Sukkot (Feast of Tabernacles) is one of the most family-oriented Jewish festivals. For those who observe it, it is a special experience to sit inside the sukkah (the festive hut), eat and sing together, and celebrate the family gathering.
But Sukkot also has a profound spiritual meaning, and judging by the coronavirus closure instructions, it seems as though our reluctance to observe it on that level has made us, in a sense, “unworthy” of celebrating it as we are used to. The spiritual meaning of Sukkot has to do with the quality of our relationships.
Like all other Jewish holidays, Sukkot symbolizes a phase in our transition from people who are inclined toward singularity to people who practice and advocate solidarity. The people of Israel “inaugurated” their nationhood when they committed to love each other “as one man with one heart,” and the Jewish holidays detail the process of achieving this goal.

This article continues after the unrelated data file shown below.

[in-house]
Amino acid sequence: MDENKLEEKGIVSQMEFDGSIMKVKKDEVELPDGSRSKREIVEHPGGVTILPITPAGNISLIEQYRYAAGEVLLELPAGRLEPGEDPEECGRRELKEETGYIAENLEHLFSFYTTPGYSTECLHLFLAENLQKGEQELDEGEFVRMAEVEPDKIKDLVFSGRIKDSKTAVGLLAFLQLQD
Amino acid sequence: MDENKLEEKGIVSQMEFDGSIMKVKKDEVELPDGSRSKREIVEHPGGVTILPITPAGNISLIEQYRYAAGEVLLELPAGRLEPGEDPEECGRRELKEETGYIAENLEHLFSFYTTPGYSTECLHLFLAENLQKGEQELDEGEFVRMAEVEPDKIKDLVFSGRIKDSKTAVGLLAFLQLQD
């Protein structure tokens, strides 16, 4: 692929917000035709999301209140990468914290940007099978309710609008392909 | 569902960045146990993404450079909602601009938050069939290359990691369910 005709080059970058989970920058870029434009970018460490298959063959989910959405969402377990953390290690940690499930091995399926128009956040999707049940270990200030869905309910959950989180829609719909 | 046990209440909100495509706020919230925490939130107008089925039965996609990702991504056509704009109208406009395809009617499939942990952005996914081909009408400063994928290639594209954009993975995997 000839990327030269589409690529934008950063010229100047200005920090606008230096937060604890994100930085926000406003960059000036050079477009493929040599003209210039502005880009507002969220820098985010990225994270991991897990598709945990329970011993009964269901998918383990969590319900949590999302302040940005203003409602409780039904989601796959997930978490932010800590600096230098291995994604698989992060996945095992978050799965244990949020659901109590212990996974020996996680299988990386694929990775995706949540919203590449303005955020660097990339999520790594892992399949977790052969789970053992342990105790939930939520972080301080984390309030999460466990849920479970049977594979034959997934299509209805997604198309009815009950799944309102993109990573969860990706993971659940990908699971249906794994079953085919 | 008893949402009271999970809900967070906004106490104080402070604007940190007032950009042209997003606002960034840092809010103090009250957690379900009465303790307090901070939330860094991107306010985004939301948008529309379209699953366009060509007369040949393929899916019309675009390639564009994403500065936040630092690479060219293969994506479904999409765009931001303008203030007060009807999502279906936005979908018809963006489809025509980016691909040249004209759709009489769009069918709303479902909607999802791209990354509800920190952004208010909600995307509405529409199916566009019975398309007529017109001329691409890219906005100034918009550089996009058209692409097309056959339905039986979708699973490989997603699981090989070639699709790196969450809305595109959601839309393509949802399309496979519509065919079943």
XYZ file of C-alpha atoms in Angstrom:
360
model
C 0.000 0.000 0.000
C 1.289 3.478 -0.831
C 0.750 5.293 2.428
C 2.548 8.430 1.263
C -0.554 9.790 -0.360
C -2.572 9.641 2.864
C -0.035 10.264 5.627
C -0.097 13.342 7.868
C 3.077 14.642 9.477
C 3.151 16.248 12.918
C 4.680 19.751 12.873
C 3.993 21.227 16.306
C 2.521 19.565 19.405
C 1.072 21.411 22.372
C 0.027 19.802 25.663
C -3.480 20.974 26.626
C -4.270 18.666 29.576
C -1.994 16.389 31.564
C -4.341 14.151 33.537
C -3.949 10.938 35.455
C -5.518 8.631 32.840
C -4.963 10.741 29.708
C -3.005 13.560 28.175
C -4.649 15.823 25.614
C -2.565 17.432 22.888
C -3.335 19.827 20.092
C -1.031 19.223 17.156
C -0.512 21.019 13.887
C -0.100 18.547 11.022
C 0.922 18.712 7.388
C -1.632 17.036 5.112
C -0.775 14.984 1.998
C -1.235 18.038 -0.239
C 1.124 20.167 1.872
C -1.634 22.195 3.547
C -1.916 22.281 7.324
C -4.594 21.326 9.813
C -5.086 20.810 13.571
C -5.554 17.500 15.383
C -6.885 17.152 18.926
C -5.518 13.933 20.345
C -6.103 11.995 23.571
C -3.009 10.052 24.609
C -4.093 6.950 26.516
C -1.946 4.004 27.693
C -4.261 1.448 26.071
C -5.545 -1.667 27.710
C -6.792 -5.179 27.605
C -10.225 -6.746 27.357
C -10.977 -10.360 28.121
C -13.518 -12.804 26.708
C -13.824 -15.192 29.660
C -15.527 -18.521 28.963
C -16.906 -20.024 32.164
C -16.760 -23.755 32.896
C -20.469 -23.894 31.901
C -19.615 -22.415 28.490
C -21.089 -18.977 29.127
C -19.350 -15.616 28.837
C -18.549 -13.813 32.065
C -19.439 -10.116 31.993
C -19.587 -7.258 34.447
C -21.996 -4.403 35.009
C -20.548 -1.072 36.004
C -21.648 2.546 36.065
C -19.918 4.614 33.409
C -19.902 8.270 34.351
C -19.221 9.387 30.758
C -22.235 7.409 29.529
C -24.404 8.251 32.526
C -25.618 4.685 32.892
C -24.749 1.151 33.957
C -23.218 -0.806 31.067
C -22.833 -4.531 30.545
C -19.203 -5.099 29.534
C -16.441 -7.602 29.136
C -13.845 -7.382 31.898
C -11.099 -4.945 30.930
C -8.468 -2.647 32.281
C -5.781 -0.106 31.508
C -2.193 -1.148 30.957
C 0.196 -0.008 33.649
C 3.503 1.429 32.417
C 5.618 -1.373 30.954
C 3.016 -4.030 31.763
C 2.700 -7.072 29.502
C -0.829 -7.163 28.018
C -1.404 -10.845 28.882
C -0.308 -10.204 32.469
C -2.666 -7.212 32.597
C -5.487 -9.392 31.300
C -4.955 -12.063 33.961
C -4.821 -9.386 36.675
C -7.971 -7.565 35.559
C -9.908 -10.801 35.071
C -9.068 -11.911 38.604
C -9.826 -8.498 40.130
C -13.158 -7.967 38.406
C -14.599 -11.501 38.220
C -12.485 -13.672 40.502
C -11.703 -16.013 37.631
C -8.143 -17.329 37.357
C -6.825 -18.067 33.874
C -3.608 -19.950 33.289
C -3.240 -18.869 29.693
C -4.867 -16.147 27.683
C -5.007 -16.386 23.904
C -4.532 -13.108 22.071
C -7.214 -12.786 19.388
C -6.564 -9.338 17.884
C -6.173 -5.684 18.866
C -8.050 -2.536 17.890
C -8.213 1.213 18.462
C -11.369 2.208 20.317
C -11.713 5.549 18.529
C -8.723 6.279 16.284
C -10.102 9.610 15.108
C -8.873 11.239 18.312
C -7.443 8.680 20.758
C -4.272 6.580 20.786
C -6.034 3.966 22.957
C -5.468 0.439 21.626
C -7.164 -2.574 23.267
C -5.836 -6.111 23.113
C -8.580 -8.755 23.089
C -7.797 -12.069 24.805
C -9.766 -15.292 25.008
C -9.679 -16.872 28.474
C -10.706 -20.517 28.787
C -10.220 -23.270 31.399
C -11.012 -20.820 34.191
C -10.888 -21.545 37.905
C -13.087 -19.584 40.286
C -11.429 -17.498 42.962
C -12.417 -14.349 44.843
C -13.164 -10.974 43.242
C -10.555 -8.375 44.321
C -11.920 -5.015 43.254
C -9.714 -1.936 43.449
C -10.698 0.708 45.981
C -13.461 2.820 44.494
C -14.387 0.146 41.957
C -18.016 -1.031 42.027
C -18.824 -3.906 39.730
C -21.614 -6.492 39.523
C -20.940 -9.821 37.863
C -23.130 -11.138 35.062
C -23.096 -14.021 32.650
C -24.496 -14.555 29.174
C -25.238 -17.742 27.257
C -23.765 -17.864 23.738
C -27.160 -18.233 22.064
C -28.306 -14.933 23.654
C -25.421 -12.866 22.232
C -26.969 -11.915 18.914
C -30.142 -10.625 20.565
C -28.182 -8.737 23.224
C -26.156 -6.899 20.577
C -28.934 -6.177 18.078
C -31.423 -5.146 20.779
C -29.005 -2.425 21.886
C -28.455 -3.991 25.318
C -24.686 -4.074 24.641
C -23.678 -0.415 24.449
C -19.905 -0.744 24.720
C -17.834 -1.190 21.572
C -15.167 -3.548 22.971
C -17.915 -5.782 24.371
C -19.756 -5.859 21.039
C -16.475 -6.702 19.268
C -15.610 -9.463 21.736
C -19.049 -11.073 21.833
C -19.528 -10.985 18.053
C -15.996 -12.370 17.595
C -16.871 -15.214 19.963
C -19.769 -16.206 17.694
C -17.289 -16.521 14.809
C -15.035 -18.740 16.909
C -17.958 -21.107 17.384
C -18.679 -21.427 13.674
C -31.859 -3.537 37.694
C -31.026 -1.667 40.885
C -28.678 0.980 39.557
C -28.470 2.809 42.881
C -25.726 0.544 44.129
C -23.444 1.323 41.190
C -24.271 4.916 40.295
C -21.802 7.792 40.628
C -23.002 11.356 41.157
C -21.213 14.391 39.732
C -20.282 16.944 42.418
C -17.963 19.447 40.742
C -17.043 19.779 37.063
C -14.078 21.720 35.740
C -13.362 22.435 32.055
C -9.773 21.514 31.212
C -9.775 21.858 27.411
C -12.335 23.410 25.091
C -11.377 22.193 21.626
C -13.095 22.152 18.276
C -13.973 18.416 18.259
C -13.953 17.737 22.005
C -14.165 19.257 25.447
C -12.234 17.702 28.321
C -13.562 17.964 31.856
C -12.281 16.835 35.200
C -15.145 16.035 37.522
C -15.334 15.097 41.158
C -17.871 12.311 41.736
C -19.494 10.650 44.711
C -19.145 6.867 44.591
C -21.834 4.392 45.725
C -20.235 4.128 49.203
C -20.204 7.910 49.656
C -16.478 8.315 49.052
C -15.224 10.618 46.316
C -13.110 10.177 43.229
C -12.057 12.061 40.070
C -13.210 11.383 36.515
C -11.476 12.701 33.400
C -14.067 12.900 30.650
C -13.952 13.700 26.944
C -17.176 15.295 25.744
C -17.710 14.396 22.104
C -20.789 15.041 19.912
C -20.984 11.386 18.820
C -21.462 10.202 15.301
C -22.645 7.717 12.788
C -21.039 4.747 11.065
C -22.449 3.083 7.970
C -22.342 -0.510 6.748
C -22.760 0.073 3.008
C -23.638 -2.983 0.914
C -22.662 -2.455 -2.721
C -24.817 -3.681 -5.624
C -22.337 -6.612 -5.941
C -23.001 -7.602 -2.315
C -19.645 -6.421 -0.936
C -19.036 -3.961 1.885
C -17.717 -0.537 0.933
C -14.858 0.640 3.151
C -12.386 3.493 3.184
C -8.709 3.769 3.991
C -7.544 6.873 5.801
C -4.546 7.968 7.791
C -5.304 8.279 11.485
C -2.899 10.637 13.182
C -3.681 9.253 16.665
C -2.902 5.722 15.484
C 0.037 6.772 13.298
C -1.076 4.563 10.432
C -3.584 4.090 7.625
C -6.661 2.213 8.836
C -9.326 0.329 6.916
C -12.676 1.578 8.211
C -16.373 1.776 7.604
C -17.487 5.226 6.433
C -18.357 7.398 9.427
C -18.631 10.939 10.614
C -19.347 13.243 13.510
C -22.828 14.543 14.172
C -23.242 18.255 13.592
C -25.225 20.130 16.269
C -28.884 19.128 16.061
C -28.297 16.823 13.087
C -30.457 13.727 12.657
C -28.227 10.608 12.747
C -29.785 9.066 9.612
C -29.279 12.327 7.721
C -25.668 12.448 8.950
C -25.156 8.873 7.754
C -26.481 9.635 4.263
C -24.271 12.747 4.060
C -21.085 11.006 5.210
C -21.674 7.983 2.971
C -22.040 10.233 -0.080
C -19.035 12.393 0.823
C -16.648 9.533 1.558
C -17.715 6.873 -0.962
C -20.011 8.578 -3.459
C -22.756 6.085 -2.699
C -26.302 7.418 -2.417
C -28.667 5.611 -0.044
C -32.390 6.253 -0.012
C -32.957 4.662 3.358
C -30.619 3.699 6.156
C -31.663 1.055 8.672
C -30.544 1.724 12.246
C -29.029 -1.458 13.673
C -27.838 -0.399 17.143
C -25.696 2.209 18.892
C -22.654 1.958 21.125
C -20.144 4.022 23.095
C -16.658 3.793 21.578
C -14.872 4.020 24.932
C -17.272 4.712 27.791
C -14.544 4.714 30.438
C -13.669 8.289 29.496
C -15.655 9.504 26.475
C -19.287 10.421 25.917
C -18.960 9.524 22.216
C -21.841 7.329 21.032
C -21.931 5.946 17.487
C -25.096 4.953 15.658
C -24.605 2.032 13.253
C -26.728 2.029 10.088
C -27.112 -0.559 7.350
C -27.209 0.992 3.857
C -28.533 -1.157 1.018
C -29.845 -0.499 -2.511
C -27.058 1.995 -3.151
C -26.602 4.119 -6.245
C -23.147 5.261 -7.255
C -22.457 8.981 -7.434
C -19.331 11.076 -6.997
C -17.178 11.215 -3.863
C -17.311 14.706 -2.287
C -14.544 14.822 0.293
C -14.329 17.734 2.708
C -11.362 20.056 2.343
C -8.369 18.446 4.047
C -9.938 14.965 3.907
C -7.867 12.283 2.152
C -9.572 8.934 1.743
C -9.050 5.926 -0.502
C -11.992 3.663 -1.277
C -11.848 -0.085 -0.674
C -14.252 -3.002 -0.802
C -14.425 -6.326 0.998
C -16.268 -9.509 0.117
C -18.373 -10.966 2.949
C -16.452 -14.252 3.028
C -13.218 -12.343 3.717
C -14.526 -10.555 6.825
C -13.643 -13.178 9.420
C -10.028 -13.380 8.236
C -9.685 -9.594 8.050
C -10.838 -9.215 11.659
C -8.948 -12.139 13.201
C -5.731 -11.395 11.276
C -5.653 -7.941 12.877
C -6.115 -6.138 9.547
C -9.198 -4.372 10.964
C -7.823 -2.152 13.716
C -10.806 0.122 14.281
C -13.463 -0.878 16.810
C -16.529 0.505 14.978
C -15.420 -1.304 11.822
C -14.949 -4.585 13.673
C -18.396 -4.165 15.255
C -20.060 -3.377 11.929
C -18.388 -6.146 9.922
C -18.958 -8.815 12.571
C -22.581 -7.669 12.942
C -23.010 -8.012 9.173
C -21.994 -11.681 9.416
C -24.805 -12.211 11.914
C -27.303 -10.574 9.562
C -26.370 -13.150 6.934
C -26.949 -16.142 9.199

According to tradition, the sechach, the roof of the sukkah, must be made of the waste of granary and winery. This waste, the things we toss away, symbolizes the values we naturally rate as less essential for our success in life, for our singularity, namely pro-social values. Traits such as giving, caring, empathy, solidarity, mutual responsibility and other such values that make social life possible usually come last in our list of priorities, after we have satisfied our personal ambitions, which we never do. However, for solidarity, for creating a solid and sustainable society, they are the most important.
Making the sechach particularly from those usually discarded elements means we invert our values and transform ourselves from self-centered individuals into caring and empathetic people. Putting these values over our heads, so to speak, represents the inversion of our values.
It seems like today these ideals are precisely what we need in order to mitigate the raging anger that has spread throughout society. Perhaps if we adopted these values in our lives year-round, we wouldn’t have to celebrate Sukkot with only our conjugal families.
I wish for all of us to embrace these values of Sukkot so we can make for ourselves a better world, a safer future and a happier life altogether.
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